Employers and COVID-19 – what happens if staff are infected?

With cases in the community expected to hit their peak in the coming weeks, more people are being required to self-isolate.

Time to read: 6 mins

Note: This article was updated on 11 March 2022. For the latest updates on isolation rules please check here.

We are now in Phase 3 of the government’s response to Omicron, which has brought changes to the criteria of who needs to isolate as well as to isolation periods and testing protocols. Here we have put together some general guidance for employers around managing self-isolation in the workforce at this phase and what government assistance is available. It is important that businesses continue to assess the potential impact of isolation on their workforces.

How to work out your 7 days of self-isolation chart

Image from Unite against COVID-19, updated 12 March 2022

What are the current rules around isolation?

The current requirements are:

  • If a person tests positive for Covid-19 they will be required to isolate at home for seven days while they recover and must be symptom-free before being released
  • Household members of a positive case are required to isolate for seven days from the day the first positive case received their test result, and must take a test on days three and seven. If all tests are negative they can leave isolation at the same time as the positive case. If they test positive at any point they must continue to isolate for a further seven days. Household contacts who have already had the virus ("recovered cases") will not need to isolate if they become a household contact within 90 days after having the virus.
  • If someone is in contact with a positive case (or who would have been a close contact previously) but does not live with that person, there are no isolation requirements. They should however monitor their symptoms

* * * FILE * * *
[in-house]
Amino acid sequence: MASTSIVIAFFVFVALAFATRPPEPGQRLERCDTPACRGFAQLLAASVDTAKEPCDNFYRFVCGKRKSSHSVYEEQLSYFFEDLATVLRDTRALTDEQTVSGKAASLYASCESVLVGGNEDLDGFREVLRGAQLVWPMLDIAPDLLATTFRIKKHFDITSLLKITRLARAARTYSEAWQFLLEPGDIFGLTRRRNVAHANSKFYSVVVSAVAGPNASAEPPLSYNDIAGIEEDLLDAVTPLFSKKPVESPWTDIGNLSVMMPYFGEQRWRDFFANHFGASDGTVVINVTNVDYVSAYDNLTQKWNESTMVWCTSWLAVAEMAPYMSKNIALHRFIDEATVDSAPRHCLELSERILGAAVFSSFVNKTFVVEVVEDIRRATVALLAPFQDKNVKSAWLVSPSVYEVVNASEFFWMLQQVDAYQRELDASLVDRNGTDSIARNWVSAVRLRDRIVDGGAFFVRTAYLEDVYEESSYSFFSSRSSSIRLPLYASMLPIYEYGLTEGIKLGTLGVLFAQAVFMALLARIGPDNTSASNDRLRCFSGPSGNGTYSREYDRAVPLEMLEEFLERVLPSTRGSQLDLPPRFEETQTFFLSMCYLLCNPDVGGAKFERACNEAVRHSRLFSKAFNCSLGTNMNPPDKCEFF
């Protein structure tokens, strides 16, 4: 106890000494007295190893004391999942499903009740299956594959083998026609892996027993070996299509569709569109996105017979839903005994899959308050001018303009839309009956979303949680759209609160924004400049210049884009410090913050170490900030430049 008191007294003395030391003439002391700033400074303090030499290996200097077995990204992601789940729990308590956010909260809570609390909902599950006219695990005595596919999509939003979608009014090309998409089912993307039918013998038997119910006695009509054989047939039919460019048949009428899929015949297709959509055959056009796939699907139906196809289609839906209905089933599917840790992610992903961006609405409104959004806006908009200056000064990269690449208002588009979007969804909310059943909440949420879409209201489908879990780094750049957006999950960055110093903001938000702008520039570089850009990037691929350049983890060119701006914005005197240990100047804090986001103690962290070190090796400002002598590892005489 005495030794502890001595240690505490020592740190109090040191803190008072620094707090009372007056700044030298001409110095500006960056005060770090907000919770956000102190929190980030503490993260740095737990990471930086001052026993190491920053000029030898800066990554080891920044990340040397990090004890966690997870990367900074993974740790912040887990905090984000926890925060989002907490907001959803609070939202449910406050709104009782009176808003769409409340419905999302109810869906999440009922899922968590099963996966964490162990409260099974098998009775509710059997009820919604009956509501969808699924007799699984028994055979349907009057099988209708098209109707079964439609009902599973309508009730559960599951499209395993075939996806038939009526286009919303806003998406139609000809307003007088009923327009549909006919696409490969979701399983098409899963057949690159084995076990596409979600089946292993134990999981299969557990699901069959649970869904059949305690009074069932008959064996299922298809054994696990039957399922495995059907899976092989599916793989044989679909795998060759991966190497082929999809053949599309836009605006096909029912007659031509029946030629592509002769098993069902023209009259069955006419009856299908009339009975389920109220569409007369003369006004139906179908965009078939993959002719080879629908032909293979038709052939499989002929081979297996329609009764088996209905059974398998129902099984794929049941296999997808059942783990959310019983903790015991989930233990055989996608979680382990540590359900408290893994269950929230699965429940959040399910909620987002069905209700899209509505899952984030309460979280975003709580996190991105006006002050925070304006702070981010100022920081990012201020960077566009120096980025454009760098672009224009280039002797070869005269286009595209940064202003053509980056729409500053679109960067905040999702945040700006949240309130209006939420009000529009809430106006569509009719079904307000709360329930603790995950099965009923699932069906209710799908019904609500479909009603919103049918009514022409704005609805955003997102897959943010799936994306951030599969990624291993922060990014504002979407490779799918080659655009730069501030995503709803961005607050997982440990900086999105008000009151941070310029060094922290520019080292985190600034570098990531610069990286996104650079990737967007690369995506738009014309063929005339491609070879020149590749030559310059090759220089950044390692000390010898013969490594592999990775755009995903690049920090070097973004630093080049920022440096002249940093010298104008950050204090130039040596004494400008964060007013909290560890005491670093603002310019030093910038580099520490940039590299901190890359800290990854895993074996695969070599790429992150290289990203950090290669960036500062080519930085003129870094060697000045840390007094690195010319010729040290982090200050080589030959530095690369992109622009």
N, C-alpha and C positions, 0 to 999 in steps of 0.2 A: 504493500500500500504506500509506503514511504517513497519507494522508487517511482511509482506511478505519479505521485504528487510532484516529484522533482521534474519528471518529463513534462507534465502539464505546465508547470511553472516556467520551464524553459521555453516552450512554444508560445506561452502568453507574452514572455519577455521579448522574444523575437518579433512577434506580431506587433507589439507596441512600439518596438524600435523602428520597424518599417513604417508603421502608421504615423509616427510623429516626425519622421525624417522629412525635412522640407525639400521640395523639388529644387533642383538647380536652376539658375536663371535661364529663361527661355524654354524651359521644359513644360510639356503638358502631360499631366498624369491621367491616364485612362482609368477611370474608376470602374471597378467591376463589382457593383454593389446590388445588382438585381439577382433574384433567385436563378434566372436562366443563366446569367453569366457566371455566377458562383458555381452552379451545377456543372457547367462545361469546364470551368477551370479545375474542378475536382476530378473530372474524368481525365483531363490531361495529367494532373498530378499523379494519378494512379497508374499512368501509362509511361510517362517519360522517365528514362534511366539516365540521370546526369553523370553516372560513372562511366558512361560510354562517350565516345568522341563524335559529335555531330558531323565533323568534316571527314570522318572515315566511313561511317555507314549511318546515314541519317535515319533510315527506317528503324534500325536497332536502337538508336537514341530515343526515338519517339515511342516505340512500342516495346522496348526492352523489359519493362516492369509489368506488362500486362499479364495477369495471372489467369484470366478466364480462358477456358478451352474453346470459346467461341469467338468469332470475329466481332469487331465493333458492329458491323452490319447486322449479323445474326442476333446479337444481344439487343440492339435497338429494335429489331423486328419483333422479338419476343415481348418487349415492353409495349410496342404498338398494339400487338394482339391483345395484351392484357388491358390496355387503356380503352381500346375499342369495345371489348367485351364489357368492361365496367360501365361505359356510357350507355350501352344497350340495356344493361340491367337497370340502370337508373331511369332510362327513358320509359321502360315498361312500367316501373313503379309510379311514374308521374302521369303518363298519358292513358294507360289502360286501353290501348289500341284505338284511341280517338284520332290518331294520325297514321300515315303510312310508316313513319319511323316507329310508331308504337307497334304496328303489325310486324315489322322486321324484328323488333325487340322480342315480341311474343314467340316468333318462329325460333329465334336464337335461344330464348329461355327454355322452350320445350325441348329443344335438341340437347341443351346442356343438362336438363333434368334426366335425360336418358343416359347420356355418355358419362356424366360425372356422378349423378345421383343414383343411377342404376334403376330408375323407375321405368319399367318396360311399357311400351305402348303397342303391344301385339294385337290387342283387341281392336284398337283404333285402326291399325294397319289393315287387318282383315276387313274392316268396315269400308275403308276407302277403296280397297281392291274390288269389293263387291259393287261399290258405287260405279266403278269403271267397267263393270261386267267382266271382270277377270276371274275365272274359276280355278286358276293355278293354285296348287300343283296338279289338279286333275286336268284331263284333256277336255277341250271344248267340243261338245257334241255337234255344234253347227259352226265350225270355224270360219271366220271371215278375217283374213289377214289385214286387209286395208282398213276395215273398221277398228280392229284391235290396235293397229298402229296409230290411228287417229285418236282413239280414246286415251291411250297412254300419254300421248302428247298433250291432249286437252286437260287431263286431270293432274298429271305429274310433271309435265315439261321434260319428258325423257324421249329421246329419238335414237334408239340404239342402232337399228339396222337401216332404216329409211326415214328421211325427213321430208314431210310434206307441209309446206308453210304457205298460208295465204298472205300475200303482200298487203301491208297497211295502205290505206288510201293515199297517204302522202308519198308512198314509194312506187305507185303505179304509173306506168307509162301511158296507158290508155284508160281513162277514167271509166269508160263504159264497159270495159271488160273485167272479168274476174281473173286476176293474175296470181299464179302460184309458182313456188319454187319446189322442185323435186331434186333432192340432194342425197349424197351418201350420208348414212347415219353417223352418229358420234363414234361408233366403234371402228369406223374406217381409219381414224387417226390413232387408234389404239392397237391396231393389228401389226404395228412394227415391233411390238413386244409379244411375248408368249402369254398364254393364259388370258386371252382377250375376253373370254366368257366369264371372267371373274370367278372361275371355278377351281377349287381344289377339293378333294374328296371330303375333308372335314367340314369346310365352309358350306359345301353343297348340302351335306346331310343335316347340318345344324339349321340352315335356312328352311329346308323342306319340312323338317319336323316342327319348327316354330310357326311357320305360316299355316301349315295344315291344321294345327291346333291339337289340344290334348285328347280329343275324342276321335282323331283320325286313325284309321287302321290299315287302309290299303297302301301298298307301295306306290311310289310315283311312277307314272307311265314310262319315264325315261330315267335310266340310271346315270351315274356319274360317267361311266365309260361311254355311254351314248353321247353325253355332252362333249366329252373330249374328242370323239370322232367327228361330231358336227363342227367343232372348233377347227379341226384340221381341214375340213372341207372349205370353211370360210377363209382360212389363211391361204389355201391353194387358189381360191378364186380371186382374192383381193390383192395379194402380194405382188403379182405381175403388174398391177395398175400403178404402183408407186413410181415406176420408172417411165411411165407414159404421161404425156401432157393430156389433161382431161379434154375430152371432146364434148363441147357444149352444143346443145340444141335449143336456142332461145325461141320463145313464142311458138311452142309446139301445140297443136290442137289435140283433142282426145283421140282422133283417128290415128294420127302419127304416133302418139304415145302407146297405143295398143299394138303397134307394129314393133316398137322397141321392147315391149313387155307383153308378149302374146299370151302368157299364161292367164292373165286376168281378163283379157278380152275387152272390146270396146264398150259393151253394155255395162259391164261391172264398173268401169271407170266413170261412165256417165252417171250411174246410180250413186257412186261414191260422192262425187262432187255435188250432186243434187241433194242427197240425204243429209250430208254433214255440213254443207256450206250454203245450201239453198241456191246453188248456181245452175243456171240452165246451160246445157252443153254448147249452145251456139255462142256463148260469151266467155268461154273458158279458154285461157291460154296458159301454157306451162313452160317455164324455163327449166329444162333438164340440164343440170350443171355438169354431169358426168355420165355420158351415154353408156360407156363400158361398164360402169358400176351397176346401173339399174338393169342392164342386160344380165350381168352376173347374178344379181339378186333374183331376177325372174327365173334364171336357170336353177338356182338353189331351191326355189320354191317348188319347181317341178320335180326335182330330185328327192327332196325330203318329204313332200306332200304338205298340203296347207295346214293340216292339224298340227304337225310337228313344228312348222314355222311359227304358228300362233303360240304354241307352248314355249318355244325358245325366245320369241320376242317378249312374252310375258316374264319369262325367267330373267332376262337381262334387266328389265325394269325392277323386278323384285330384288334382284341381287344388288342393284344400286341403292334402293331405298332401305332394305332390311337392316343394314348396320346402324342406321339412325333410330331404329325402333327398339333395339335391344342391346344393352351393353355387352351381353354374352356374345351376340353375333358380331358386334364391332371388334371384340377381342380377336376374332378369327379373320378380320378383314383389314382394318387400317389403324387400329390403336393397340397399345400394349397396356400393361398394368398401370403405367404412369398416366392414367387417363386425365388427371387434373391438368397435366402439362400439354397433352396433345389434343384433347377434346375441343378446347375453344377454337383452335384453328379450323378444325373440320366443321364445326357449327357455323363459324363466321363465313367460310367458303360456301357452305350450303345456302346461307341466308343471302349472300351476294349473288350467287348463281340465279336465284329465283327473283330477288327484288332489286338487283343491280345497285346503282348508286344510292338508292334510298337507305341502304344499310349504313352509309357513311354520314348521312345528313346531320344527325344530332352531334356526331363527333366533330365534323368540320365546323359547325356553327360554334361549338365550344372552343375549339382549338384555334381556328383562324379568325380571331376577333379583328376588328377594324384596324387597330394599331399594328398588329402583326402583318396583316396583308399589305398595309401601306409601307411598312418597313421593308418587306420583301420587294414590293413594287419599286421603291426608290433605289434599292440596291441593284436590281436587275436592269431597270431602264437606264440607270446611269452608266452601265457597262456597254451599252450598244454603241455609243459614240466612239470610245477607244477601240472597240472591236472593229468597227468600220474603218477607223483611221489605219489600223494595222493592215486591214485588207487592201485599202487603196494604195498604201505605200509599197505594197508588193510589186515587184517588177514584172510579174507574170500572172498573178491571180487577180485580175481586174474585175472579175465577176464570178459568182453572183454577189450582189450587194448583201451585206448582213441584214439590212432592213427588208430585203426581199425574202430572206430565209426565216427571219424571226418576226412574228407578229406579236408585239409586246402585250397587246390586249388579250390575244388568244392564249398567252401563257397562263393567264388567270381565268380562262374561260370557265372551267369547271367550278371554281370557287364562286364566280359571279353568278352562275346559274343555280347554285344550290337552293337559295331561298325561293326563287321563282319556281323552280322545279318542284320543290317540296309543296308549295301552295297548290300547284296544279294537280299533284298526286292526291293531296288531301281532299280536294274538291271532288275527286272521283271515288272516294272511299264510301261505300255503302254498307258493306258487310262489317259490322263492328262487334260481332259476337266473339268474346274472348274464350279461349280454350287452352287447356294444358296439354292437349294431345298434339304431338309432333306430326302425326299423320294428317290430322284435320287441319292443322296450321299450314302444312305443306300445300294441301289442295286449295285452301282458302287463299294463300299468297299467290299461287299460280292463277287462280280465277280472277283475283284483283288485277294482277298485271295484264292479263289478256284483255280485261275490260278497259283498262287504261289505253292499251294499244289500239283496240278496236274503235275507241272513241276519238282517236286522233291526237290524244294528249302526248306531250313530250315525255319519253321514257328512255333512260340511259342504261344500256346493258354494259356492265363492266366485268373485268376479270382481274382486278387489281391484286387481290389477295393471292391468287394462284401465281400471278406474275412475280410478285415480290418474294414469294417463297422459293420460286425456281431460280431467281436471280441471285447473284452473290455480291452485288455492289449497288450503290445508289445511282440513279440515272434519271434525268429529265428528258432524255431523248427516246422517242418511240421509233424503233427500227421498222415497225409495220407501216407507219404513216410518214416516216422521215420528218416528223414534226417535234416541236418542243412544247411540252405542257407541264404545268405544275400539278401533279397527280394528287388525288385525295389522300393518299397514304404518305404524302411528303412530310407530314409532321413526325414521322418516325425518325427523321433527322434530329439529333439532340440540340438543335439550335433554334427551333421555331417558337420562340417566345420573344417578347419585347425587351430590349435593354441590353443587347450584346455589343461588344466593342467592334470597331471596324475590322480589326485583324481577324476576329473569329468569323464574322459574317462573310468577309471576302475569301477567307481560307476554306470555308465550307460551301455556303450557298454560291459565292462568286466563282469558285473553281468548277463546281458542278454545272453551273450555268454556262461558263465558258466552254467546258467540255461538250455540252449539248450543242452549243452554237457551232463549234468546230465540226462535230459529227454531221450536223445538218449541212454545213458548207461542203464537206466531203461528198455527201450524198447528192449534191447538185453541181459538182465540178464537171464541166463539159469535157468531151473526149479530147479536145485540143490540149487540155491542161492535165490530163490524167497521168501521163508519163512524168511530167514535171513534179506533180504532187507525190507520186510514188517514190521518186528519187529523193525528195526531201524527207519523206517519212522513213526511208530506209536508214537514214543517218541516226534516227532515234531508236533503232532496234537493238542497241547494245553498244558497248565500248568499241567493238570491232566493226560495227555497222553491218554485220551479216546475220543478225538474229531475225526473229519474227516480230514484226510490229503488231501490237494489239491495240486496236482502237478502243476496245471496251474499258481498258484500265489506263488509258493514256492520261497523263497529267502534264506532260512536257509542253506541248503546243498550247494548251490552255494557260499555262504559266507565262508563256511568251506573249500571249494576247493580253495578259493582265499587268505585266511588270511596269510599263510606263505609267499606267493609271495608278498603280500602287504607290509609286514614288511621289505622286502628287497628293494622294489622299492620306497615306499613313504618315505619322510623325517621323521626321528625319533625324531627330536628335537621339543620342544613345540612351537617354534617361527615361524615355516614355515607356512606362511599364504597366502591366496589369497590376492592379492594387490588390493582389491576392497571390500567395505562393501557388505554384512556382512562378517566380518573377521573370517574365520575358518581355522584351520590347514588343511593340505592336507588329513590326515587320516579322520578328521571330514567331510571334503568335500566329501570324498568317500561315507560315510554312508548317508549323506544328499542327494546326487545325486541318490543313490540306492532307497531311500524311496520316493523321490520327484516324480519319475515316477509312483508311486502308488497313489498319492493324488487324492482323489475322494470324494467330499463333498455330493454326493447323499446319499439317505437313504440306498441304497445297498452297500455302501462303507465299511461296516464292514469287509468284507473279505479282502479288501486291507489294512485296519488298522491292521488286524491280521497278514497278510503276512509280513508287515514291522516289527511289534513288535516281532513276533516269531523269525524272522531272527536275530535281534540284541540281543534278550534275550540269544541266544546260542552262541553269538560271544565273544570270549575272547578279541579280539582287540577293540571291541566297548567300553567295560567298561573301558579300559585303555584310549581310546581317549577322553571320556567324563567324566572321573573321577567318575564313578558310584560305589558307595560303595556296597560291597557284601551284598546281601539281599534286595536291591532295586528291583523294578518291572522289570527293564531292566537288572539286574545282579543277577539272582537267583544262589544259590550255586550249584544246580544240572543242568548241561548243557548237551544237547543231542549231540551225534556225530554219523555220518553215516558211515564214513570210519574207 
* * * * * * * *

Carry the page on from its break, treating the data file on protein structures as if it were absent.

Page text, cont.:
The isolation periods above came into effect at 11.59pm on 11 March 2022 and there may be pressure for the Government to reduce these further in the future.

What government support is available?

Employers have access to the following two government support schemes to help pay employees who are required to isolate. In doing so they have to complete a Declaration which requires they meet certain obligations.

COVID-19 Short-Term Absence Payment

This scheme changed recently with the use of Rapid Antigen Tests (RATS) being adopted as the primary means of identifying positive cases. In short, you cannot get the Short-Term Absence Payment when your employee takes a RAT because the results are almost immediate (approximately 20 minutes). If your employee tests positive you will be able to apply for the Leave Support Scheme.

So, eligibility for this payment ($359 for an affected employee) is now very limited.

COVID-19 Leave Support Scheme

At the time of writing there were no changes to the qualification requirements for the Leave Support Scheme on the Work and Income website despite the move to Phase 3. The Government announced on 9 March that Leave Support Scheme payments will be weekly given the new reduced isolation periods.

The following is based on the scheme as it stood on 11 March and employers should keep checking here for changes.

The Leave Support Scheme provides a weekly payment of $600 for full time employees (20-plus hours per week) and $359 for part time employees (up to 20 hours per week) who are required to isolate for at least four consecutive days due to:

  • Testing positive for Covid-19, being a close contact of a positive case, being the parent or caregiver of a dependent who is isolating, being in or having household members in the category of people most at risk of severe illness from catching Covid-19; and
  • Being unable to work from home

Given the Phase 3 requirement for household contacts of positive cases to isolate one would logically assume this scheme applies to employees in this category however at the time of writing the website did not state this.